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How far can developing country commitments go in an immediate post-2012 climate regime?

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  • Zhang, ZhongXiang

Abstract

To point out the direction and focus of future international climate negotiations, this paper discusses how far developing country commitments can go in an immediate post-2012 climate regime. The paper argues that developing country commitments are most unlikely to go beyond the defined polices and measures in this timeframe. On this basis, the paper suggests that, rather than attempting the unrealistic goal, international climate negotiations may instead need to initially frame the post-2012 developing country participation in terms of certain policies and policies that I envisioned a decade ago. This conclusion does not change, as Barack Obama becomes the US President and the Democrats have regained control over both US House of Representatives and Senate. However, it should be emphasized that his stance on climate issues and how ambitious US commitments would be under his administration are going to be critical for developing countries to take bold steps themselves and to even agree to reflect those national commitments in a global deal.

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Bibliographic Info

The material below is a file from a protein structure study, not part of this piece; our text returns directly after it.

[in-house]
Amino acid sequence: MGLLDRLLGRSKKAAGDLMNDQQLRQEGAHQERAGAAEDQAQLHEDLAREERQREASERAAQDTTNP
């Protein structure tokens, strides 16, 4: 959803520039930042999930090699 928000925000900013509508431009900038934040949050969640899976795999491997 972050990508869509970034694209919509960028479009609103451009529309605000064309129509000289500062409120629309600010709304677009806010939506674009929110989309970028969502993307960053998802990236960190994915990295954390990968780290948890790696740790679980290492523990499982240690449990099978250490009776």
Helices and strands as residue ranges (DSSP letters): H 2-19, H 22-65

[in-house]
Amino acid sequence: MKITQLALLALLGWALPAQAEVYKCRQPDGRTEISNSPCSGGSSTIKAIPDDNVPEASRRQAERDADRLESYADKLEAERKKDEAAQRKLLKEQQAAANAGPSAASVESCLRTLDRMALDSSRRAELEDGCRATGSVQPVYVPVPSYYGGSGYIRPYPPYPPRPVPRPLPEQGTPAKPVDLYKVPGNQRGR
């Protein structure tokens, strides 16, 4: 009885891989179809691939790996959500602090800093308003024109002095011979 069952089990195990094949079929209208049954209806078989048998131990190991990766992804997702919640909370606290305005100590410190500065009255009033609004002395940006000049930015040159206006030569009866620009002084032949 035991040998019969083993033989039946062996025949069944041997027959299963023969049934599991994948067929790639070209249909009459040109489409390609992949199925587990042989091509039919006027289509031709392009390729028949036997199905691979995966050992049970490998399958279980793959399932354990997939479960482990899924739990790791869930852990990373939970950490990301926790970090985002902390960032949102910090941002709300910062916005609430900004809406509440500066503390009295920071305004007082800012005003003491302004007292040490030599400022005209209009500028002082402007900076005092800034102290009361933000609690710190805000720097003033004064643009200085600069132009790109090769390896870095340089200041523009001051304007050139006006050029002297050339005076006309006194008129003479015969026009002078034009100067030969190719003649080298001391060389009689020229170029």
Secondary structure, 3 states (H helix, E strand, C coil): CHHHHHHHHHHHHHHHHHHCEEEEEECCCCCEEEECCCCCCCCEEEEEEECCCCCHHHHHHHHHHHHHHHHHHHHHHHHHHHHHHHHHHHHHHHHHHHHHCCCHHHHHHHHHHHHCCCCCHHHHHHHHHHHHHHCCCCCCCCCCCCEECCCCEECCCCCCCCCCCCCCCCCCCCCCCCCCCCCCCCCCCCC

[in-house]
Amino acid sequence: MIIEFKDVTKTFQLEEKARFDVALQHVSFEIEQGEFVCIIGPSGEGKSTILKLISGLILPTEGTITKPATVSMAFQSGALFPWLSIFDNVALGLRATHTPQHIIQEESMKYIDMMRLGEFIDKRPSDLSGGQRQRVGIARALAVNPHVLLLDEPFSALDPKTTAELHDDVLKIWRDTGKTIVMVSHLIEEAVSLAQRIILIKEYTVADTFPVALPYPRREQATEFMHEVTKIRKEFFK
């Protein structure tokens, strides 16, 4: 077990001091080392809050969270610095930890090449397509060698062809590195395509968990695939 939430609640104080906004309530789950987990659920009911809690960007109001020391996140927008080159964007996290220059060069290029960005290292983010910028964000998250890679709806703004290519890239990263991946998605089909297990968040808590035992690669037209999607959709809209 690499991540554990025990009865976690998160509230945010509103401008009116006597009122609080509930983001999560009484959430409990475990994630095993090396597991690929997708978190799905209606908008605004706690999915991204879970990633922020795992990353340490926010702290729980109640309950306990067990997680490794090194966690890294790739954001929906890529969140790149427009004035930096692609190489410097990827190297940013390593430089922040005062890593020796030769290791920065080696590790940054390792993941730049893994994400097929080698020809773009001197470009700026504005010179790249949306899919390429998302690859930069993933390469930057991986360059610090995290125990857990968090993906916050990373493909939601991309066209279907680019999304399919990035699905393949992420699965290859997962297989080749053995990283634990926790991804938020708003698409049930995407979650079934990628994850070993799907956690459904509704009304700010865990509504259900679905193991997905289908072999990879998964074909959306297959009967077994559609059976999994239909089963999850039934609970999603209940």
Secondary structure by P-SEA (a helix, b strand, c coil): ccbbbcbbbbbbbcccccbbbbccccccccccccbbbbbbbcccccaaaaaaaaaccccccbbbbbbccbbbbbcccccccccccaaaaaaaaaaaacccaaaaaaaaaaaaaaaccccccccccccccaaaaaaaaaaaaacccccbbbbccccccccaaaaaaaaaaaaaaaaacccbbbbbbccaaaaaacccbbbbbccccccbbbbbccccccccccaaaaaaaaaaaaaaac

Article provided by Elsevier in its journal Energy Policy.

Volume (Year): 37 (2009)
Issue (Month): 5 (May)
Pages: 1753-1757

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Handle: RePEc:eee:enepol:v:37:y:2009:i:5:p:1753-1757

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Web page: http://www.elsevier.com/locate/enpol

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Keywords: Post-Kyoto climate negotiations Policies and measures Developing countries;

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References

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  1. Zhang, ZhongXiang, 2000. "Can China afford to commit itself an emissions cap? An economic and political analysis," Energy Economics, Elsevier, vol. 22(6), pages 587-614, December.
  2. Zhang, ZhongXiang, 2008. "Asian Energy and Environmental Policy: Promoting Growth While Preserving the Environment," MPRA Paper 12224, University Library of Munich, Germany.
  3. Adam Rose & Zhong Zhang, 2004. "Interregional burden-sharing of greenhouse gas mitigation in the United States," Mitigation and Adaptation Strategies for Global Change, Springer, vol. 9(4), pages 477-500, October.
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Cited by:
  1. Rong, Fang, 2010. "Understanding developing country stances on post-2012 climate change negotiations: Comparative analysis of Brazil, China, India, Mexico, and South Africa," Energy Policy, Elsevier, vol. 38(8), pages 4582-4591, August.
  2. Zhang, ZhongXiang, 2008. "Multilateral Trade Measures in a Post-2012 Climate Change Regime?: What Can Be Taken from the Montreal Protocol and the WTO?," MPRA Paper 12782, University Library of Munich, Germany, revised 29 Dec 2008.
  3. Hübler, Michael, 2011. "Technology diffusion under contraction and convergence: A CGE analysis of China," Energy Economics, Elsevier, vol. 33(1), pages 131-142, January.

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